Intended for healthcare professionals

Research Article

Intermediate acting insulin given at bedtime: effect on blood glucose concentrations before and after breakfast.

Br Med J (Clin Res Ed) 1983; 286 doi: (Published 09 April 1983) Cite this as: Br Med J (Clin Res Ed) 1983;286:1173
  1. A J Francis,
  2. P D Home,
  3. I Hanning,
  4. K G Alberti,
  5. W M Tunbridge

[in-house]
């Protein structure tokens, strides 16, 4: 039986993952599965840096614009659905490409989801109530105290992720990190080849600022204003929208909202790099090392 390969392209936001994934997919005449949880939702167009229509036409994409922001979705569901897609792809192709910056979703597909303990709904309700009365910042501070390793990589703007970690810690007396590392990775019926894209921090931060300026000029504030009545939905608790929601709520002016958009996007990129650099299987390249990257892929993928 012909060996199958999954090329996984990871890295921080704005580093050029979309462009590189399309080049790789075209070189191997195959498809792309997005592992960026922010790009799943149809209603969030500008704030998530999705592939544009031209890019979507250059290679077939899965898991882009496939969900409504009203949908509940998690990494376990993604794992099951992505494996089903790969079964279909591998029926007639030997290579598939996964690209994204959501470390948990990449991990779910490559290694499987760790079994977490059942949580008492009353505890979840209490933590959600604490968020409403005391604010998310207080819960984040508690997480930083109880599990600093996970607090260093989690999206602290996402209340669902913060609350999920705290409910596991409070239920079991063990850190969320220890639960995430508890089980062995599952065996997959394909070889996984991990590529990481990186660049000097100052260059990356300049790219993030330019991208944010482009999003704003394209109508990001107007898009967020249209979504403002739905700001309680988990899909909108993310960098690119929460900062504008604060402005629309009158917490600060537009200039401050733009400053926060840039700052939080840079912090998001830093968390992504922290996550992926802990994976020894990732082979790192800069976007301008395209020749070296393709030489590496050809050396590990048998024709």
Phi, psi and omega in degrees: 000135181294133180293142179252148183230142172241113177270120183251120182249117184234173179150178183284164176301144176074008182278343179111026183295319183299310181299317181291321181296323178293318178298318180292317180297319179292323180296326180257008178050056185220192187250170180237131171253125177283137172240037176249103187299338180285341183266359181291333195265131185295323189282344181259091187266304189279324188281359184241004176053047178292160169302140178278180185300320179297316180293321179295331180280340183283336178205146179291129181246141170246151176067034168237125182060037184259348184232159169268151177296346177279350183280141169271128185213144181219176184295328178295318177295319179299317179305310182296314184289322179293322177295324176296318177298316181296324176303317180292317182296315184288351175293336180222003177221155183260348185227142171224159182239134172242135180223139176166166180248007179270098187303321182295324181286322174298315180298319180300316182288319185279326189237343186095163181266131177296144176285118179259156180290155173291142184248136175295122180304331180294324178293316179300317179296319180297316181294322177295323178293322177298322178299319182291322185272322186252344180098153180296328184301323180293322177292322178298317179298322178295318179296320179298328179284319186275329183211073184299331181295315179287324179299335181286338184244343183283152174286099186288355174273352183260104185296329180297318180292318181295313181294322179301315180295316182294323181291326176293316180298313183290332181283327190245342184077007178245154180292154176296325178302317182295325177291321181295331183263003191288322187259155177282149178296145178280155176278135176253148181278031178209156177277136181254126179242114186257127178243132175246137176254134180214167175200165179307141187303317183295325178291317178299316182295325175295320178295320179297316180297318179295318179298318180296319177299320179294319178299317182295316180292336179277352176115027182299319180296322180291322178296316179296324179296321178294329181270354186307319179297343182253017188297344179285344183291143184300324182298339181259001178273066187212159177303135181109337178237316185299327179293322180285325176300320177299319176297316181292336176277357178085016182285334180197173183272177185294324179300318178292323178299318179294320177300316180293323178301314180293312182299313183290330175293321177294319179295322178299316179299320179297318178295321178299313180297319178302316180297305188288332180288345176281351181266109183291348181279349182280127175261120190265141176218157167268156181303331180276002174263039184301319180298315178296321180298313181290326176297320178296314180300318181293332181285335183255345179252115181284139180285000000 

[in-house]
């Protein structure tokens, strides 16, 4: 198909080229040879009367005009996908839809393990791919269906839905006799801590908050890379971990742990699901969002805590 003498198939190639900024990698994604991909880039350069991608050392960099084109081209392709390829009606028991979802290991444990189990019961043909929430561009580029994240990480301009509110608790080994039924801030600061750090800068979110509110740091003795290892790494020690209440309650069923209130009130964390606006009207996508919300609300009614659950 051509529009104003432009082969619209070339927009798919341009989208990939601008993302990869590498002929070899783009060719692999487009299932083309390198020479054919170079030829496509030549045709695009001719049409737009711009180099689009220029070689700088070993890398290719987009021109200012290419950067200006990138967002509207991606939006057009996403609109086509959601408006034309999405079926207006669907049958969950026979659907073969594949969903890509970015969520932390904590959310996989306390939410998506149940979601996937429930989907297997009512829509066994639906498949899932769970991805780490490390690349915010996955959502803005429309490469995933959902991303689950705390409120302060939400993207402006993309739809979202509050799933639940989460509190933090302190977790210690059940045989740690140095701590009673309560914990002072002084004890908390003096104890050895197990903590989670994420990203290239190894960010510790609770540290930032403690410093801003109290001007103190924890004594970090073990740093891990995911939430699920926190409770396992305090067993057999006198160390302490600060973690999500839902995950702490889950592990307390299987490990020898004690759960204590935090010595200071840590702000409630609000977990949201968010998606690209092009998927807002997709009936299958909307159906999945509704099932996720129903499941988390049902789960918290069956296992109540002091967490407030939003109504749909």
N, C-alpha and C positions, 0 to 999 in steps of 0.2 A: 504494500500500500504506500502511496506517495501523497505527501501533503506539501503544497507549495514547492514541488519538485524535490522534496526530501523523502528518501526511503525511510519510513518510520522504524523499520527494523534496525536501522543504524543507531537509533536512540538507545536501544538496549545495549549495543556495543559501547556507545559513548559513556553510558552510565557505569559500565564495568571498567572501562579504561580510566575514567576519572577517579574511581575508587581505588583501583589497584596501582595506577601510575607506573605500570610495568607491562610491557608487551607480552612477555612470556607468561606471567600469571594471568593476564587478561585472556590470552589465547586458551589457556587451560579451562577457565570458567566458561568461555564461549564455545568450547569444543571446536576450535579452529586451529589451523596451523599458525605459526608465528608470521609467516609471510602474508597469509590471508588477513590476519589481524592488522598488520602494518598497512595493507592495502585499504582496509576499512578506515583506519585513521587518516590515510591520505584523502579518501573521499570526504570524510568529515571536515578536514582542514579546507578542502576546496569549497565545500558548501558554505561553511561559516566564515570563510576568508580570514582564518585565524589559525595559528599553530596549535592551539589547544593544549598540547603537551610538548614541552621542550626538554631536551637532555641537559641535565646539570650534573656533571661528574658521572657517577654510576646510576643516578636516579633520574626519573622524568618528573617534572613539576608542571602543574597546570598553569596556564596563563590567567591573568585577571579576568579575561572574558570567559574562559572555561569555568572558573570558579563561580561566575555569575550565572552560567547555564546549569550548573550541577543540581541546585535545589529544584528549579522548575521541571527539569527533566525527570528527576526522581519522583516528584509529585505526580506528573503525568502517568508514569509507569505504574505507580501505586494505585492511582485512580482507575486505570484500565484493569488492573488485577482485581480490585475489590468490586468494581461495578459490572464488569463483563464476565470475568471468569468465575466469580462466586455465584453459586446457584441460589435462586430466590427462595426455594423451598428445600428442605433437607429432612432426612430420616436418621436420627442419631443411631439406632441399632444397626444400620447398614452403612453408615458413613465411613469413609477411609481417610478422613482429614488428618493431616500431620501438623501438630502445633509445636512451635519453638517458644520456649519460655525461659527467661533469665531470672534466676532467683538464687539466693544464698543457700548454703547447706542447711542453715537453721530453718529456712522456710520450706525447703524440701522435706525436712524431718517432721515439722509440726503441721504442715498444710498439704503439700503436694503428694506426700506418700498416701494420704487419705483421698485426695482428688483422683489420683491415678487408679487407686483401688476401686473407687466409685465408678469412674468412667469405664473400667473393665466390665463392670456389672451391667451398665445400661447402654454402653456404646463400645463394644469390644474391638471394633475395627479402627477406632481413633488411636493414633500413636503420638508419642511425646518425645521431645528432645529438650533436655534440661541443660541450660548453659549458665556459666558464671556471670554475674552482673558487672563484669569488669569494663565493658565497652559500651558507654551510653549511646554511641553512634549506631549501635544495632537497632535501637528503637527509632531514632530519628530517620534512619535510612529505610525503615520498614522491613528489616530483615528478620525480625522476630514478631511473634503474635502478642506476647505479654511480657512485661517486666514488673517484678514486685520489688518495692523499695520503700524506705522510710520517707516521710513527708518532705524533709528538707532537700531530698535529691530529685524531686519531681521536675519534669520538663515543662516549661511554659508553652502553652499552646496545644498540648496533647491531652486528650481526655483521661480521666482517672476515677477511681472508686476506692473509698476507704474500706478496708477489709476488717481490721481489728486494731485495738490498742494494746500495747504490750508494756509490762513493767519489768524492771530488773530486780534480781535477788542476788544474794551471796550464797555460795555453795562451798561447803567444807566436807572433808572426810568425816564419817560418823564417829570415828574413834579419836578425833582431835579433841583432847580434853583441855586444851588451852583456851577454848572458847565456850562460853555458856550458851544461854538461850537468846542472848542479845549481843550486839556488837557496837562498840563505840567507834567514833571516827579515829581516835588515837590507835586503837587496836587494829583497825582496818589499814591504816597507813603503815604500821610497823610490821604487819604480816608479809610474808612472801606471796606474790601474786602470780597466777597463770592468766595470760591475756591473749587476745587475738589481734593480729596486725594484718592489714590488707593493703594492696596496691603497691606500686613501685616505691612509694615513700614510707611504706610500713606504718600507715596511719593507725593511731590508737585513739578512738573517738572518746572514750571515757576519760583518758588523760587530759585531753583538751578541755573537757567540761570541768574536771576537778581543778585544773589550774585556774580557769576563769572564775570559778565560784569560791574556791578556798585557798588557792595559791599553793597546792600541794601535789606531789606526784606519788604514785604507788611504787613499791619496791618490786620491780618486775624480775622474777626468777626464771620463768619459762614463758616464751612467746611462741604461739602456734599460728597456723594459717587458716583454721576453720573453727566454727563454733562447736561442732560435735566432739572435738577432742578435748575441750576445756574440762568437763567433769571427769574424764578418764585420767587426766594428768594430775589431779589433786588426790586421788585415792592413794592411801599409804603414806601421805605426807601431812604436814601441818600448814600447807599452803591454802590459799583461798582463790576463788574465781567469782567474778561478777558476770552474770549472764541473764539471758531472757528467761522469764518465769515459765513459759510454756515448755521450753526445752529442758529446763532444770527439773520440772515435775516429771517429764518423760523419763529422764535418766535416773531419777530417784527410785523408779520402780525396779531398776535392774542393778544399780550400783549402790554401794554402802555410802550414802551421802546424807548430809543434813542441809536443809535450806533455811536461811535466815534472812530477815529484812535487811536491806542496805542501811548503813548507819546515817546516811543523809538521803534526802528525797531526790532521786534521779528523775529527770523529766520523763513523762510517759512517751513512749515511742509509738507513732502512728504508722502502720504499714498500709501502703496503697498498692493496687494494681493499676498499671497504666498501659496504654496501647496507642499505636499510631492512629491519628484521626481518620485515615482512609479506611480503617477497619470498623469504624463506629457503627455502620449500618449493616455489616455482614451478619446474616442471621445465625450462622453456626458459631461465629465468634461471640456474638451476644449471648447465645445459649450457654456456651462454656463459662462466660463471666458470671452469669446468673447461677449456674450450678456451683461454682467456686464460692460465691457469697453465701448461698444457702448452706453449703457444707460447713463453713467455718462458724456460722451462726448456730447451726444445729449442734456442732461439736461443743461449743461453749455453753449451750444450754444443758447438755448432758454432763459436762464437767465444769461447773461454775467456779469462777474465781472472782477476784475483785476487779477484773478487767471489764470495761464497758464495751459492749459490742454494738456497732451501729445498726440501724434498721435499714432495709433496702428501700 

Six C-peptide deficient diabetics receiving twice daily mixtures of short and intermediate acting insulins were selected for study because of persistently raised blood glucose concentrations before and after breakfast. They were investigated to assess the effect of moving their evening injection of intermediate acting insulin to bedtime. The patients' usual twice daily insulin treatment was optimised and compared with the bedtime regimen during inpatient metabolic studies and an outpatient crossover study. With the conventional injection regimen blood glucose concentration rose sharply from 0500 to reach a fasting mean value of 10 +/- SE 1 . 6 mmol/l (180 +/- 29 mg/100 ml) and 16 . 8 +/- 2 . 2 mmol/l (303 +/- 40 mg/100 ml) after breakfast. By contrast, when the evening dose of intermediate acting insulin was delayed until bedtime the nocturnal rise in blood glucose concentration started later and was significantly lower both fasting (7 . 5 +/- 1 . 1 mmol/l (135 +/- 20 mg/100 ml); p less than 0 . 02) and after breakfast (13 . 2 +/- 1 . 4 mmol/l(238 +/- 25 mg/100 ml); p less than 0 . 02). Fasting blood concentrations of ketone bodies (3-hydroxybutyrate) were also significantly decreased. Plasma free insulin concentrations showed the predicted changes in five of the six patients. Blood glucose profiles collected over four months during the outpatient study confirmed the beneficial effect of giving intermediate acting insulin at bedtime.